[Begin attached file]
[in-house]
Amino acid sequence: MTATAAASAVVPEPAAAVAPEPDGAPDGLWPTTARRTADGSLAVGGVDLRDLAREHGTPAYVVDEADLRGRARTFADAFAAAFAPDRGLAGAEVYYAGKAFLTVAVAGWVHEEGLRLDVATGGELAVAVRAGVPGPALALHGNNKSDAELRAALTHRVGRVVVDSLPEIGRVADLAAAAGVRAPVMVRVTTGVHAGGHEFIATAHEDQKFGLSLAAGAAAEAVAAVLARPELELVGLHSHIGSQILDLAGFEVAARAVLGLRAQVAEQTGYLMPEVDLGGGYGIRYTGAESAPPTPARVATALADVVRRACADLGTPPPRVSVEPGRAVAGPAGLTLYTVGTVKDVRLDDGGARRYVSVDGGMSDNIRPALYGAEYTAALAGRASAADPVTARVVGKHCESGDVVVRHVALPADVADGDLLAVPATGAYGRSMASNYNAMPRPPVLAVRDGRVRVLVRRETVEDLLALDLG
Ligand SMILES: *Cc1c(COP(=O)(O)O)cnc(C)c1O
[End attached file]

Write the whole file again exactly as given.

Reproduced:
[in-house]
Amino acid sequence: MTATAAASAVVPEPAAAVAPEPDGAPDGLWPTTARRTADGSLAVGGVDLRDLAREHGTPAYVVDEADLRGRARTFADAFAAAFAPDRGLAGAEVYYAGKAFLTVAVAGWVHEEGLRLDVATGGELAVAVRAGVPGPALALHGNNKSDAELRAALTHRVGRVVVDSLPEIGRVADLAAAAGVRAPVMVRVTTGVHAGGHEFIATAHEDQKFGLSLAAGAAAEAVAAVLARPELELVGLHSHIGSQILDLAGFEVAARAVLGLRAQVAEQTGYLMPEVDLGGGYGIRYTGAESAPPTPARVATALADVVRRACADLGTPPPRVSVEPGRAVAGPAGLTLYTVGTVKDVRLDDGGARRYVSVDGGMSDNIRPALYGAEYTAALAGRASAADPVTARVVGKHCESGDVVVRHVALPADVADGDLLAVPATGAYGRSMASNYNAMPRPPVLAVRDGRVRVLVRRETVEDLLALDLG
Ligand SMILES: *Cc1c(COP(=O)(O)O)cnc(C)c1O